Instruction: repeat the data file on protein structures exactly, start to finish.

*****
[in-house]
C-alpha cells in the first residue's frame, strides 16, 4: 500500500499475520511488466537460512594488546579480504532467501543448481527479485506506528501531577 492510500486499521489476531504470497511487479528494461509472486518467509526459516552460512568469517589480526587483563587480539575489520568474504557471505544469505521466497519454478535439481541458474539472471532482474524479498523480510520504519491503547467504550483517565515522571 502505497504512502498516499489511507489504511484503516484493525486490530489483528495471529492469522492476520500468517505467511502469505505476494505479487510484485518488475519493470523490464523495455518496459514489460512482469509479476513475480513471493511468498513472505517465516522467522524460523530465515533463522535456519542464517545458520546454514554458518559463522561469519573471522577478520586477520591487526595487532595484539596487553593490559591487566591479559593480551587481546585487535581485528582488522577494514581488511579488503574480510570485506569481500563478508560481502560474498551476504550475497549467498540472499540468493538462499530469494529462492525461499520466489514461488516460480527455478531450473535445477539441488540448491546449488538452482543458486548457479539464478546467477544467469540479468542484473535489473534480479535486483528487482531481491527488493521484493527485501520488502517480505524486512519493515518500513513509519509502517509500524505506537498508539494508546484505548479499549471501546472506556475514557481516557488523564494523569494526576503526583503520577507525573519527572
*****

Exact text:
[in-house]
C-alpha cells in the first residue's frame, strides 16, 4: 500500500499475520511488466537460512594488546579480504532467501543448481527479485506506528501531577 492510500486499521489476531504470497511487479528494461509472486518467509526459516552460512568469517589480526587483563587480539575489520568474504557471505544469505521466497519454478535439481541458474539472471532482474524479498523480510520504519491503547467504550483517565515522571 502505497504512502498516499489511507489504511484503516484493525486490530489483528495471529492469522492476520500468517505467511502469505505476494505479487510484485518488475519493470523490464523495455518496459514489460512482469509479476513475480513471493511468498513472505517465516522467522524460523530465515533463522535456519542464517545458520546454514554458518559463522561469519573471522577478520586477520591487526595487532595484539596487553593490559591487566591479559593480551587481546585487535581485528582488522577494514581488511579488503574480510570485506569481500563478508560481502560474498551476504550475497549467498540472499540468493538462499530469494529462492525461499520466489514461488516460480527455478531450473535445477539441488540448491546449488538452482543458486548457479539464478546467477544467469540479468542484473535489473534480479535486483528487482531481491527488493521484493527485501520488502517480505524486512519493515518500513513509519509502517509500524505506537498508539494508546484505548479499549471501546472506556475514557481516557488523564494523569494526576503526583503520577507525573519527572